On Tuesday the U.S. Supreme Court heard arguments on the constitutionality of a California law requiring pro-life pregnancy clinics to inform women about the availability of state-sponosored abortions.
The lawyers were frequently interrupted by the justices asking pointed questions. One by Justice Samuel Alito was particularly concerning. He asked about California’s effort to create a new category of speech called professional speech, which would have lesser First Amendment protection than other speech:
I mean, this case is very important in itself, but adopting this new category of speech would have far-reaching consequences.
And I — I — I’d like you to explain why that is consistent with Stevens and other cases where the Court has recently said we are not going to recognize any new categories of unprotected speech and how you would define the boundaries of professional speech.
And there have been a lot of cases on — there have been some cases on this in the lower courts. But just to take a couple of examples: Journalists are professionals. So would they be subject to this standard? How about economists? How about climate scientists?
How about a fortune teller? The Fourth Circuit said that a fortune teller is a — is a professional. How about somebody who writes an advice column for parents?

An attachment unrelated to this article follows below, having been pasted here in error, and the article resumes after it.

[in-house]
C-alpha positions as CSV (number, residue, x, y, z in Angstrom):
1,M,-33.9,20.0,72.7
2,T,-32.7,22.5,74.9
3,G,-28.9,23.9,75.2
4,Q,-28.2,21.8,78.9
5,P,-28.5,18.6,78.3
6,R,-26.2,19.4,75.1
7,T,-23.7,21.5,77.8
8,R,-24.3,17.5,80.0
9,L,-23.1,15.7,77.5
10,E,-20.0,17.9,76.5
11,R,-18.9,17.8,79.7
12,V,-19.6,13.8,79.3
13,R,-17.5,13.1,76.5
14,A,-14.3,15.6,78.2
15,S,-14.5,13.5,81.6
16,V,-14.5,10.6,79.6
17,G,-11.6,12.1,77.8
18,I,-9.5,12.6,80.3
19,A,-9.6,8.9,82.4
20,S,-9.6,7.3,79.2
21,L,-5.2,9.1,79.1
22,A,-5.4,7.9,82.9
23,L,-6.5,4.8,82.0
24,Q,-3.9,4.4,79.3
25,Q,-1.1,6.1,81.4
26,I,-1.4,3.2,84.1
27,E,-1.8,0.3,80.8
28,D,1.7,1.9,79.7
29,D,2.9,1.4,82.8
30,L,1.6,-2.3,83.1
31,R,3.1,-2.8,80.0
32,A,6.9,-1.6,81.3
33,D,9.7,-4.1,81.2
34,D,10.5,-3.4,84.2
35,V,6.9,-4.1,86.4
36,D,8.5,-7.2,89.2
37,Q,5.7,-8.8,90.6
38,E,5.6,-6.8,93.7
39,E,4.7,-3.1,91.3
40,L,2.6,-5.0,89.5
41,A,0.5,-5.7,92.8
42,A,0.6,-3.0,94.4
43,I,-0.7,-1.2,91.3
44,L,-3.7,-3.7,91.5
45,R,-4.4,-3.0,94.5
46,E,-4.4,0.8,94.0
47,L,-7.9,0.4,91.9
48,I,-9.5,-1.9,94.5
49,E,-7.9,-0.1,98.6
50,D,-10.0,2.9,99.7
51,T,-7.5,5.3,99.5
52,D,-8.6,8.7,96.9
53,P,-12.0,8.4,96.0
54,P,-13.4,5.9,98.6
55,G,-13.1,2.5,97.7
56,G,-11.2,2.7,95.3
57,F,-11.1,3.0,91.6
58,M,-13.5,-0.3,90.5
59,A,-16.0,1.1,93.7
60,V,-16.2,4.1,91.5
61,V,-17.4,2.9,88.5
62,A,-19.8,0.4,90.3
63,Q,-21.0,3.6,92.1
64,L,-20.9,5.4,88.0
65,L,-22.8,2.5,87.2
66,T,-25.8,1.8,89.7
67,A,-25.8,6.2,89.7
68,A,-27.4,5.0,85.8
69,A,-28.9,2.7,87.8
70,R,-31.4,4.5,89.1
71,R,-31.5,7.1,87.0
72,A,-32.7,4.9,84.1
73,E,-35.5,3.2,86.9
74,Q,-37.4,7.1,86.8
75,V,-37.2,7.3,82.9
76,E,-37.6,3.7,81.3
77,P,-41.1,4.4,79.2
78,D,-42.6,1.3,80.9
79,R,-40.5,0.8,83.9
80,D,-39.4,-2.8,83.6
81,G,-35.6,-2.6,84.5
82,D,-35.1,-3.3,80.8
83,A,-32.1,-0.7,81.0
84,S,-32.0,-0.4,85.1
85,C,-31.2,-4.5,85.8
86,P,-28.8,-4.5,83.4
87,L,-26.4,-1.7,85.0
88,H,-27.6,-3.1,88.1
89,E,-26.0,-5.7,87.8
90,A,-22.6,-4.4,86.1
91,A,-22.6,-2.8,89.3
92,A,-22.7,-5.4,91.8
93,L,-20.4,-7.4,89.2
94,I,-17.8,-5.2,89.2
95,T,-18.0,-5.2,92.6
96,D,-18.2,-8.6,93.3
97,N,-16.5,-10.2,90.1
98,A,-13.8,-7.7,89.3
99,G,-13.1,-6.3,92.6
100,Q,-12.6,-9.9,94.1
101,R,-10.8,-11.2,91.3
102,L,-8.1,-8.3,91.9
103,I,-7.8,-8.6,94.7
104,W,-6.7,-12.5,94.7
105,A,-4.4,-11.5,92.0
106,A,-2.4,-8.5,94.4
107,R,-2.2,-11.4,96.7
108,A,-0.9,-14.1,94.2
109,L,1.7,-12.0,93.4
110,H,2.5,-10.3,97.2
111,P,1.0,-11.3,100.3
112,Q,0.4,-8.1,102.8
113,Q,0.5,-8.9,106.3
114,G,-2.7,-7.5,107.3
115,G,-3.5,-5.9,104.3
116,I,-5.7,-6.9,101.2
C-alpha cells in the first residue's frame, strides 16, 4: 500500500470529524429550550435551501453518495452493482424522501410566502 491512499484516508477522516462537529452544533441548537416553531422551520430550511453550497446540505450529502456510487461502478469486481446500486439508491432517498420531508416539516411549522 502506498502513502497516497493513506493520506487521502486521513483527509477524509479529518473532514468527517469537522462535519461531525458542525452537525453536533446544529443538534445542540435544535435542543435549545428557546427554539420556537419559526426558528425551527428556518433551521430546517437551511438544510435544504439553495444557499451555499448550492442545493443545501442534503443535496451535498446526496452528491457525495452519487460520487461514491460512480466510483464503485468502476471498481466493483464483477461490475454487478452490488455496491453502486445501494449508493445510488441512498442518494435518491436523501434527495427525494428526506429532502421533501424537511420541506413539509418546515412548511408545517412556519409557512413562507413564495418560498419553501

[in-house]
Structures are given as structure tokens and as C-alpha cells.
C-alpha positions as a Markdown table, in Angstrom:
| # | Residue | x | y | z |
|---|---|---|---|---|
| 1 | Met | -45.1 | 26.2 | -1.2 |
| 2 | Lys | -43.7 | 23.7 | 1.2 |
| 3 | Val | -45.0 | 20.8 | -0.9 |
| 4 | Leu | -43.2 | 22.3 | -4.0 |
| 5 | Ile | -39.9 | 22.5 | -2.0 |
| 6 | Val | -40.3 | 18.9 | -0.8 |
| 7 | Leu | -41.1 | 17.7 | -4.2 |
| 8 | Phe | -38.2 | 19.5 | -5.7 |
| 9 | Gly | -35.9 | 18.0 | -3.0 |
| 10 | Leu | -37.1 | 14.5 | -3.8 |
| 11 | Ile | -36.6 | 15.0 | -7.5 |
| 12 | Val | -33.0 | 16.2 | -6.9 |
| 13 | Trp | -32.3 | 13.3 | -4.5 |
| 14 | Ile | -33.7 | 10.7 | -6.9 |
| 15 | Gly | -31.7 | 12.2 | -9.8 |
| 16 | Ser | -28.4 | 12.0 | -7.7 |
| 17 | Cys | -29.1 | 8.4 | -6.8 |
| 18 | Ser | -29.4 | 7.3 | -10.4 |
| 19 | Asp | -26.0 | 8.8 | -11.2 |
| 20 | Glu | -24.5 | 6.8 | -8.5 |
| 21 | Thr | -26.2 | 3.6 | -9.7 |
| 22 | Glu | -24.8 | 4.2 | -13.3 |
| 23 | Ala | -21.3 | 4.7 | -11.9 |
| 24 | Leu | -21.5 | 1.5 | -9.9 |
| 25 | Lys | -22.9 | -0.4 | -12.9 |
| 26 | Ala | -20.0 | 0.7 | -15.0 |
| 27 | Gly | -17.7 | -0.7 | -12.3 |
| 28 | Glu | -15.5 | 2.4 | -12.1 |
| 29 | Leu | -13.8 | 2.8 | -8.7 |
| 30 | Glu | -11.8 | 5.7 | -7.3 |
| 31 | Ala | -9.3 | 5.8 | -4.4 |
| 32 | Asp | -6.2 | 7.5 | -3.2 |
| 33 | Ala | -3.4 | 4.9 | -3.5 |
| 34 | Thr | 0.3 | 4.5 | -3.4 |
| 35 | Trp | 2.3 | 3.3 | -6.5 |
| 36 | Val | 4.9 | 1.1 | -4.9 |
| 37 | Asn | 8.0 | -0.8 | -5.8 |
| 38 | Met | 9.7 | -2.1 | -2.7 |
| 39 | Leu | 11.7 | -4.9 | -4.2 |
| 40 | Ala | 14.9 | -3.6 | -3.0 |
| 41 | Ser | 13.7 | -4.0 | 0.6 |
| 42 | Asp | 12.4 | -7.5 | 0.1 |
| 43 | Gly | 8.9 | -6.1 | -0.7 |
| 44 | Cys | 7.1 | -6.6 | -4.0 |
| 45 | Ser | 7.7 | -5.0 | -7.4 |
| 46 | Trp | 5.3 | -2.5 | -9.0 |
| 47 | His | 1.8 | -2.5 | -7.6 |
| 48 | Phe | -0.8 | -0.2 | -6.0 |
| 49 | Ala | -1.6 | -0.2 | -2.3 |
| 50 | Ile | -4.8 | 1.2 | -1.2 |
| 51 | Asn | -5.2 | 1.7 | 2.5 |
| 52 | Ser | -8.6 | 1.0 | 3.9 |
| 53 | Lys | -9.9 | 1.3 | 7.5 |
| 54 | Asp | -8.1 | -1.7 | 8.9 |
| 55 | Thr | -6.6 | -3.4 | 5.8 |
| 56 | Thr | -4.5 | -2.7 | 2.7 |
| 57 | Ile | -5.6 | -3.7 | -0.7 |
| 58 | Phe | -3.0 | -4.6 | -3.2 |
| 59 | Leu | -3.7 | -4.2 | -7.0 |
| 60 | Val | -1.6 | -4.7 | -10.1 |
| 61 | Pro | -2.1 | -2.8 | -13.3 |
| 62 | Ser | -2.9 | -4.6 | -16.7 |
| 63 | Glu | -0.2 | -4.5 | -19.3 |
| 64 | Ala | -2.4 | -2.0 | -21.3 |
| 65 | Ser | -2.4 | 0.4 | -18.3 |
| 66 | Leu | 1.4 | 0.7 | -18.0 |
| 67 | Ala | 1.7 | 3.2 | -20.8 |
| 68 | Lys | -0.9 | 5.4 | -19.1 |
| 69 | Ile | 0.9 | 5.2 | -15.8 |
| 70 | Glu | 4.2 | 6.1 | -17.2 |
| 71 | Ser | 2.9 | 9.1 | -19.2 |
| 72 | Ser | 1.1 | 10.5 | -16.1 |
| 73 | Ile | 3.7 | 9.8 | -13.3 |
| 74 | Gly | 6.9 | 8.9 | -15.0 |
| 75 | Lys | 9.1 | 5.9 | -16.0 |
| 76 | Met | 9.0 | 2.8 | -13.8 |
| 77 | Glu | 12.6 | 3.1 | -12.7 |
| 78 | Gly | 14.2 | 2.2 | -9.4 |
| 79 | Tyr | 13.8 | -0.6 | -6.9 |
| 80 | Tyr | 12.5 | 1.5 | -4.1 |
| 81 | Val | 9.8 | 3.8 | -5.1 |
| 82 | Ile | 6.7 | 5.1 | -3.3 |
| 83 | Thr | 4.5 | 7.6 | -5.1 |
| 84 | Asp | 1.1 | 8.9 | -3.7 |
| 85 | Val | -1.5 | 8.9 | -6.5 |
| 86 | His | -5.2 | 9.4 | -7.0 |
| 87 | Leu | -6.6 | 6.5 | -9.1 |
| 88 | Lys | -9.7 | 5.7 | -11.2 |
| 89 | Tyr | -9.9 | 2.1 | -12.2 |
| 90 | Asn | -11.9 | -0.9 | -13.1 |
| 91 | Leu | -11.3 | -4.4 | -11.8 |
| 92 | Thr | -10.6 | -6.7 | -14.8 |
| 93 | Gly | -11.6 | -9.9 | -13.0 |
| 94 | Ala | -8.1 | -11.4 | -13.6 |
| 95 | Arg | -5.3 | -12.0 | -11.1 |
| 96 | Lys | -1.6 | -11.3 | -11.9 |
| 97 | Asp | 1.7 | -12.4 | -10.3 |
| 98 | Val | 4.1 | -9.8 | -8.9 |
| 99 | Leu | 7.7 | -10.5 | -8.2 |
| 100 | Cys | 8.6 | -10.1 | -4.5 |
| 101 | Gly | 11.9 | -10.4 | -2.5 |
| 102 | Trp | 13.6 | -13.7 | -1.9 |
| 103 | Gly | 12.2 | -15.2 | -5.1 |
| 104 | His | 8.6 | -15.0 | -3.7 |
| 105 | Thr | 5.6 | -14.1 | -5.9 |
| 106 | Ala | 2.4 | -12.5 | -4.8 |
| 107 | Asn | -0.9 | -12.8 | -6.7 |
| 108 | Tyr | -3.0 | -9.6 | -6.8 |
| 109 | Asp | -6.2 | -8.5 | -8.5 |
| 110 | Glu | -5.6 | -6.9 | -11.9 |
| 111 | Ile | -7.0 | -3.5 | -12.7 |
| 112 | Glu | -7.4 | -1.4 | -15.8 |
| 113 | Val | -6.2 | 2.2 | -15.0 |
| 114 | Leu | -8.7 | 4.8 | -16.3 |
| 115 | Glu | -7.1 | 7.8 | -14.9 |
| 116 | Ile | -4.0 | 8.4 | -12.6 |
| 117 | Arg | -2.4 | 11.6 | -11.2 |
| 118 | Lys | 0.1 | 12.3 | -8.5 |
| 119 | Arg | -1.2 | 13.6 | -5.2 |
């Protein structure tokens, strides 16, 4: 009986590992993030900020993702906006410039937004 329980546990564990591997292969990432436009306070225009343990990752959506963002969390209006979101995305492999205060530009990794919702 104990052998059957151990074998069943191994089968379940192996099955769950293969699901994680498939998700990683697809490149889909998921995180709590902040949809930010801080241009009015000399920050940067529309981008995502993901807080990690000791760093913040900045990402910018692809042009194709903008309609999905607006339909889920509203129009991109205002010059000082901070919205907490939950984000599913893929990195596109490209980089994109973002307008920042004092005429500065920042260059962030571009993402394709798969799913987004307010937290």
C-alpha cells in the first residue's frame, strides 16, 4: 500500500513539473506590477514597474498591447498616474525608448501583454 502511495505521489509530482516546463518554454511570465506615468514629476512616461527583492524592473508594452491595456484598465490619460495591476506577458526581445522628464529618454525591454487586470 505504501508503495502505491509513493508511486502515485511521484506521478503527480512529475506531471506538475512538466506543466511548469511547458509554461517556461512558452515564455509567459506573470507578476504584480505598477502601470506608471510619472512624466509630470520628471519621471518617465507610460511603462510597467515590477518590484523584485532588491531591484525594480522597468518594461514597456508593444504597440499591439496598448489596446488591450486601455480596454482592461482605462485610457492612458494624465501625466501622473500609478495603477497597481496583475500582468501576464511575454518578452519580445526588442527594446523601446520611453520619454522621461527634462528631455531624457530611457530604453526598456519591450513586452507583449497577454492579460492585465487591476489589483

I mean, wouldn’t we be getting into very dangerous territory if we do this?
The lawyer replied that the such laws would not not include economists or journalists, but would include doctors and lawyers and maybe accountants.
And why the distinction? The state is commandeering the free speech of pro-life pregnancy centers to convey its message, why not journalists?
Justice Neil Gorsuch offered this:
Well, if it’s the first kind of statute, then why shouldn’t this Court take cognizance of the state’s other available means to provide messages? If — if it’s about just ensuring that everyone has full information about their options, why should the state free-ride on a limited number of clinics to provide that information?”
Justice Anthony Kennedy asked whether a pro-life clinic that posts a billboard saying “Choose Life” would have to comply with the law. The answer was, yes. Actually 29 words in the same size font. It was not made clear whether that included posting the message in 13 languages.